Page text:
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  1. #1

    A Comparison of Popular Forms of Sharpening - Reference

    Hi guys.

    At another forum, I'm posting a comparison of different kinds of sharpening. It is a food forum, not a dedicated knife forum, so a lot of the people I'm writing for don't have very nice knives and aren't willing to spend a lot of time or money in maintaining em - few have the interest to learn to use a waterstone.

    I post this here not because I think it will be helpful to you guys (most of you already know perfectly well how to sharpen), but to ask for any advice or tweaks. Does anything stand out to you as wrong or badly rated? Also, I figured some of you might at least find it interesting.

    Here is the post from the other forum:

    "One of the questions that gets asked often around here: "which sharpener is the best?" It's a very reasonable question, because reading about sharpeners is confusing. Most manufacturers talk up their sharpener as the ideal solution for everybody, admitting to no downsides. People who have picked one method or another tend to do the same. The knife nuts (myself included) tend to push high end methods that not everyone is willing to consider due to difficulty or expense - that stuff is all well and good for a dedicated forum about knives, but not for a more general food forum like this one. The reviews online are almost always glowing for any sharpener that works at all, since people are actually reflecting on how nice it is to have usably sharp knives.

    What people don't realize is that all of the popular methods of sharpening involve a trade-off. There is no one best way to sharpen, nothing that is simultaneously easy, cheap, fast, and produces top-notch results. If there was, everybody would be using it.

    I've decided that what people need is a way to quickly compare the most popular methods of sharpening (we'll leave maintenance in between sharpenings for another day). So I've listed here the most common types of sharpening, and scored them ('very low' to 'very high') on several categories. These categories are:
    Fast - how fast these methods are as they are actually used by most people. In other words, this is not just a measurement of grinding power
    Easy - considers not just ease of use, but also learning curve
    Effective - how sharp an edge it produces, how it affects edge retention, whether it allows you to thin behind the edge for improved cutting and continued performance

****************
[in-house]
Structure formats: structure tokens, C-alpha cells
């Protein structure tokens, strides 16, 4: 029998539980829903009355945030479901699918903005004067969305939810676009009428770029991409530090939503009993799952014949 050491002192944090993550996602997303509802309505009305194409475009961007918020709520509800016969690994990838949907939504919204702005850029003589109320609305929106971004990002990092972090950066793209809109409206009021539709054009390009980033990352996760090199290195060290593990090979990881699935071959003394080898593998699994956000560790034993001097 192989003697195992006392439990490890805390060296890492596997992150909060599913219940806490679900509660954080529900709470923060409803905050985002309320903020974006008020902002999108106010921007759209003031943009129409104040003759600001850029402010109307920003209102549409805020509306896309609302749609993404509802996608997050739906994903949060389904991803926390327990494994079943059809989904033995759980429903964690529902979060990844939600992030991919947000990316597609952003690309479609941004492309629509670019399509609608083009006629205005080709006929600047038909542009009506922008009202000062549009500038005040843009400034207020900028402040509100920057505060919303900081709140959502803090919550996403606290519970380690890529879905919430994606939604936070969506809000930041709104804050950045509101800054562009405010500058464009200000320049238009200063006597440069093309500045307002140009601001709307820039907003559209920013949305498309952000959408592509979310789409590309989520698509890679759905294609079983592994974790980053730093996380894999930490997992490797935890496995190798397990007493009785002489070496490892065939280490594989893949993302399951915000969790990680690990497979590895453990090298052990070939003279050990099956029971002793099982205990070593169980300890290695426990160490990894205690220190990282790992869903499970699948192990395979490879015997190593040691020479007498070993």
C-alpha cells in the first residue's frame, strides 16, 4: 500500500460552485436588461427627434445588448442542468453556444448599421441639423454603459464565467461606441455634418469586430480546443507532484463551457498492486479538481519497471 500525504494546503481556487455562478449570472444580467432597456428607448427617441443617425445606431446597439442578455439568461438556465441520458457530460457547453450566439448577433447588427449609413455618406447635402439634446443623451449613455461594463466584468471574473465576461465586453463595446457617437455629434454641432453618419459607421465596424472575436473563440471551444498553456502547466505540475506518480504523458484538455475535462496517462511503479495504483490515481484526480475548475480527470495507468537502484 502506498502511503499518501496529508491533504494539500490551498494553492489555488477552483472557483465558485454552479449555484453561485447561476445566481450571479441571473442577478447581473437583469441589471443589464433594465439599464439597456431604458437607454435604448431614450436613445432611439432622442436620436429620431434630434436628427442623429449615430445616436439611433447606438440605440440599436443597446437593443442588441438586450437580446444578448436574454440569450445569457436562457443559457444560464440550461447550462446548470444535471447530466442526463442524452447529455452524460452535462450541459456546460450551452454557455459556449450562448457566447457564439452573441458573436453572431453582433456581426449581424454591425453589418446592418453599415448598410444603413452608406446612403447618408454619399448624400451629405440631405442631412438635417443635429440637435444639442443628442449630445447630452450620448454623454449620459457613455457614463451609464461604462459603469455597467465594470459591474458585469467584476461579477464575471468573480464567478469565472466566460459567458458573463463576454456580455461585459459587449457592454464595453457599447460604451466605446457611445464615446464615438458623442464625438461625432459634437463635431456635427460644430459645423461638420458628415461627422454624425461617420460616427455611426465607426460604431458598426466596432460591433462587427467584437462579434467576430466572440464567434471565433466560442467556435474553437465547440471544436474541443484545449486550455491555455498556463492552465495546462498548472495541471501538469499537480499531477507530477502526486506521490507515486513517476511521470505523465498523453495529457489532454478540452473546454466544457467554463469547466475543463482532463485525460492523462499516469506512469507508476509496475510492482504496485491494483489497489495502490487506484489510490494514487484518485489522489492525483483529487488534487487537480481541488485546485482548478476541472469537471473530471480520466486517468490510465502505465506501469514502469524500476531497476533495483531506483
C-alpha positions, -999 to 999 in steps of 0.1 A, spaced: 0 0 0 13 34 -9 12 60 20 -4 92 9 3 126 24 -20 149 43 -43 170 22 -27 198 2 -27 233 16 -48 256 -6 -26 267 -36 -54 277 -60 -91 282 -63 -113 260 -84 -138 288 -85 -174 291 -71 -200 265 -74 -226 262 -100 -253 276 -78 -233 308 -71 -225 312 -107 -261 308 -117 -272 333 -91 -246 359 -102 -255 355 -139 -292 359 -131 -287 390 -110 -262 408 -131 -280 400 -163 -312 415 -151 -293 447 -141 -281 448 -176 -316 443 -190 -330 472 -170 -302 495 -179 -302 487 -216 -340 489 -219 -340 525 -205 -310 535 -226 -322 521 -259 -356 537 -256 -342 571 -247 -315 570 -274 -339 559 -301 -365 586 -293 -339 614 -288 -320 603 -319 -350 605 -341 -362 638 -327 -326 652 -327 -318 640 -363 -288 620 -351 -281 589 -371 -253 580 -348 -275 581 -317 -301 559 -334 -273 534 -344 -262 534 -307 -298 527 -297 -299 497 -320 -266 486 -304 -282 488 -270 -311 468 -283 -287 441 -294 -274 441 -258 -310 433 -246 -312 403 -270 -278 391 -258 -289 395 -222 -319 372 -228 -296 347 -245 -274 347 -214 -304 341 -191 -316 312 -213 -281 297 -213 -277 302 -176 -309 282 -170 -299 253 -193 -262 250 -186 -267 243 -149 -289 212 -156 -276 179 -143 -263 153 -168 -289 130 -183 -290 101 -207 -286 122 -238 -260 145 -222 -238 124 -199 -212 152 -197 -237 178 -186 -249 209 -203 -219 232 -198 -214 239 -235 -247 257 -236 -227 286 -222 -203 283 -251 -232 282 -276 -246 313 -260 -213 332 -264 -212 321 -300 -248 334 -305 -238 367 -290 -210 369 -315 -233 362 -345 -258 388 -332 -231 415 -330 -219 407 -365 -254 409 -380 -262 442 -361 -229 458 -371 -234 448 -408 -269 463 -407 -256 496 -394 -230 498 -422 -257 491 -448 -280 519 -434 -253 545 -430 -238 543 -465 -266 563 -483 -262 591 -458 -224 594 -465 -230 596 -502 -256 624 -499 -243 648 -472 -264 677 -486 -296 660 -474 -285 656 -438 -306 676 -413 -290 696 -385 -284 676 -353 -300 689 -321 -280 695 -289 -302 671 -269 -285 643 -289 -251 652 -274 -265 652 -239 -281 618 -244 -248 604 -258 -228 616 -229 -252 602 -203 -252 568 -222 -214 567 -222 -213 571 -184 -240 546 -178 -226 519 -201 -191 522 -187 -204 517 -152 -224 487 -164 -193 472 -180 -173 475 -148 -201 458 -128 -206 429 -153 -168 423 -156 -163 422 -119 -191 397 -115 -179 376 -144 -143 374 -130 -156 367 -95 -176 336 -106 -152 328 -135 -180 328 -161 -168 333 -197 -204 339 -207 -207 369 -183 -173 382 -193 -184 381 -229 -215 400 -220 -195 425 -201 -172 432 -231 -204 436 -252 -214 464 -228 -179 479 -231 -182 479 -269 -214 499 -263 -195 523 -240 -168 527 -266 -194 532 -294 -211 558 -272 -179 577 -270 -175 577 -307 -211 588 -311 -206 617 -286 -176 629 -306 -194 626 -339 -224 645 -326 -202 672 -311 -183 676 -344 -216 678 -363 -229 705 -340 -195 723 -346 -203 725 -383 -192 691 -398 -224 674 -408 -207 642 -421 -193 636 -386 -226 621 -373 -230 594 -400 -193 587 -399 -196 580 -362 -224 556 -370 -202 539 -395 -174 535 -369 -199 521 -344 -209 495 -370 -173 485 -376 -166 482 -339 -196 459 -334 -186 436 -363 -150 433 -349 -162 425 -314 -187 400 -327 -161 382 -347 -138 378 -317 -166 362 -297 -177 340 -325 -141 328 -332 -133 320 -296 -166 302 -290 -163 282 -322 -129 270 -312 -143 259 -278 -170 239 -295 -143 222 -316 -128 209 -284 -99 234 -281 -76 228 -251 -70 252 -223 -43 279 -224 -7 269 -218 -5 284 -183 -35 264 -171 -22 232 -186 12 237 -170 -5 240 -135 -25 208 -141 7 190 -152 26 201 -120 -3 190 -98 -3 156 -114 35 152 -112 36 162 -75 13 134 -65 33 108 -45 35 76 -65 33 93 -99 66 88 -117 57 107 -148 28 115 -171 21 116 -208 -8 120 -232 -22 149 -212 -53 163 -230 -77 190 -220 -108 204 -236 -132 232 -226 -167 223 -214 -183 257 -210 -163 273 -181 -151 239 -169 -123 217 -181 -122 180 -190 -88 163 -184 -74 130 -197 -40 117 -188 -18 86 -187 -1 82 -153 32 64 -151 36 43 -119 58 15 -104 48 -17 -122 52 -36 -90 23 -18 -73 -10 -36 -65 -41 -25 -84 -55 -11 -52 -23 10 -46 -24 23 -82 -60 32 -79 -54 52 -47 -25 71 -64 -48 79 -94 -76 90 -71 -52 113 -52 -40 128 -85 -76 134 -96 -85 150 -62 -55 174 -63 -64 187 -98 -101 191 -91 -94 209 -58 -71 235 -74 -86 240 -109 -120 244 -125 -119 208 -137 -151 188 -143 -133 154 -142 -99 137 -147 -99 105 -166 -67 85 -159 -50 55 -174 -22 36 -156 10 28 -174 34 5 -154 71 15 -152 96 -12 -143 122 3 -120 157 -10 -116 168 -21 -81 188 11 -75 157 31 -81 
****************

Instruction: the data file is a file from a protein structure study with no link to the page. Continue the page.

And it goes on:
Cheap - low = expensive, high = cheap. Sorry for any confusion
    Versatile - a combination of two things. One is whether a sharpener works well on different types of knives, and different edge angles, and different types of steel. The other is whether the sharpener quickly changes the geometry of the edge, usually by removing metal very aggressively, thus damaging performance or shortening the lifespan of the knife.

    Without further ado:

    Carbide shearing sharpener (Accusharp type)
    Tungsten carbide blades set in a V which shave bits of metal off the edge
    Example: http://www.amazon.com/Chefs-Choice-P.../dp/B000CSK0DM
    Fast.......... Very High
    Easy......... Very high
    Effective.. Low-Medium*
    Cheap...... Very high
    Versatile.. Very low**
    *Depends greatly on the knife being sharpened
    **Not only do carbide shearing sharpeners remove metal quickly and typically not adjust their angle to the knife - they seem not to work on harder, more brittle steels, causing chips and splinters rather than sharpening smoothly. I tried one recently on a hitachi white steel 'fruit' knife (hrc 63) - the result wasn't pretty.

    Whetstones
    Self-explanatory
    Fast.......... Very Low-Medium*
    Easy......... Very low
    Effective.. Very high
    Cheap...... Very Low-High**
    Versatile.. Very high
    *Early on, sharpening takes a looong time. With practice, most people get much faster
    **You can get the stones to do good work for under $10 (a hardware store oilstone) and great work for under $70 (a combo medium and fine grit waterstone, a cheap coarse stone, and a homemade strop). BUT many people who use whetstones wind up spending more than that, either because they view it as a hobby they want to enjoy or because they are chasing the 'perfect edge' or because they become convinced early on that their mediocre results are the fault of their equipment rather than their still-underdeveloped skill.

    Electric sharpener (Chef's Choice powered sharpeners)
    Example: http://www.amazon.com/Chefs-Choice-P.../dp/B000CSK0DM
    Fast.......... Very high
    Easy......... High
    Effective.. Medium
    Cheap...... Low
    Versatile.. Low

    Abrasive rods in an X shape (handheld Wusthof sharpener)
    Rods are at a fixed angle, and sharpen both sides at the same time. Often found as one part of a two part sharpening system - usually along with a carbide sharpener.
    Example: Whustof's 2 stage sharpener http://www.amazon.com/W%C3%BCsthof-2...257145&sr=1-10
    Fast.......... Low*